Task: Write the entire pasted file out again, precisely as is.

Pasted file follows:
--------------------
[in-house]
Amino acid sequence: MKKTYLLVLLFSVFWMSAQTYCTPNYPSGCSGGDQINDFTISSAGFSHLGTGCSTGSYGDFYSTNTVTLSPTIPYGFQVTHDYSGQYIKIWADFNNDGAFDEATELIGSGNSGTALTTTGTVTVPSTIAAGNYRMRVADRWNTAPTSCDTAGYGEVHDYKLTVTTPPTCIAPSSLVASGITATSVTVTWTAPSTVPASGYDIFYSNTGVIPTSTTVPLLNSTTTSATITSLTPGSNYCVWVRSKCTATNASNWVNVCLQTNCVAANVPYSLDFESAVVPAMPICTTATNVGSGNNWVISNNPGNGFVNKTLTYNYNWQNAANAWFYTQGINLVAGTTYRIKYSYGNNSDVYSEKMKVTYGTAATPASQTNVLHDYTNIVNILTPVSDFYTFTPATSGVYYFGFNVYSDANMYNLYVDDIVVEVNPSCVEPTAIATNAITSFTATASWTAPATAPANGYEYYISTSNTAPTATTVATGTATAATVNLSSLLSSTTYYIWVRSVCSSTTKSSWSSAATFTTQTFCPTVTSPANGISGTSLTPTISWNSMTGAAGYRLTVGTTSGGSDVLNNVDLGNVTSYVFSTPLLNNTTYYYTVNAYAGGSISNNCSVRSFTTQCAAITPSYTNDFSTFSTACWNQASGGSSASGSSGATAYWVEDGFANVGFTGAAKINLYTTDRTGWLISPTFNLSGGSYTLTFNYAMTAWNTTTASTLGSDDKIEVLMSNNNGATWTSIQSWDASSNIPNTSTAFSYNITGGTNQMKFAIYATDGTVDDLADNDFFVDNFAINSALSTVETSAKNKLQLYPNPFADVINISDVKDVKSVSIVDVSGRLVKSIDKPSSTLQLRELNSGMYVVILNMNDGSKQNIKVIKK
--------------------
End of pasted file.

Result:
[in-house]
Amino acid sequence: MKKTYLLVLLFSVFWMSAQTYCTPNYPSGCSGGDQINDFTISSAGFSHLGTGCSTGSYGDFYSTNTVTLSPTIPYGFQVTHDYSGQYIKIWADFNNDGAFDEATELIGSGNSGTALTTTGTVTVPSTIAAGNYRMRVADRWNTAPTSCDTAGYGEVHDYKLTVTTPPTCIAPSSLVASGITATSVTVTWTAPSTVPASGYDIFYSNTGVIPTSTTVPLLNSTTTSATITSLTPGSNYCVWVRSKCTATNASNWVNVCLQTNCVAANVPYSLDFESAVVPAMPICTTATNVGSGNNWVISNNPGNGFVNKTLTYNYNWQNAANAWFYTQGINLVAGTTYRIKYSYGNNSDVYSEKMKVTYGTAATPASQTNVLHDYTNIVNILTPVSDFYTFTPATSGVYYFGFNVYSDANMYNLYVDDIVVEVNPSCVEPTAIATNAITSFTATASWTAPATAPANGYEYYISTSNTAPTATTVATGTATAATVNLSSLLSSTTYYIWVRSVCSSTTKSSWSSAATFTTQTFCPTVTSPANGISGTSLTPTISWNSMTGAAGYRLTVGTTSGGSDVLNNVDLGNVTSYVFSTPLLNNTTYYYTVNAYAGGSISNNCSVRSFTTQCAAITPSYTNDFSTFSTACWNQASGGSSASGSSGATAYWVEDGFANVGFTGAAKINLYTTDRTGWLISPTFNLSGGSYTLTFNYAMTAWNTTTASTLGSDDKIEVLMSNNNGATWTSIQSWDASSNIPNTSTAFSYNITGGTNQMKFAIYATDGTVDDLADNDFFVDNFAINSALSTVETSAKNKLQLYPNPFADVINISDVKDVKSVSIVDVSGRLVKSIDKPSSTLQLRELNSGMYVVILNMNDGSKQNIKVIKK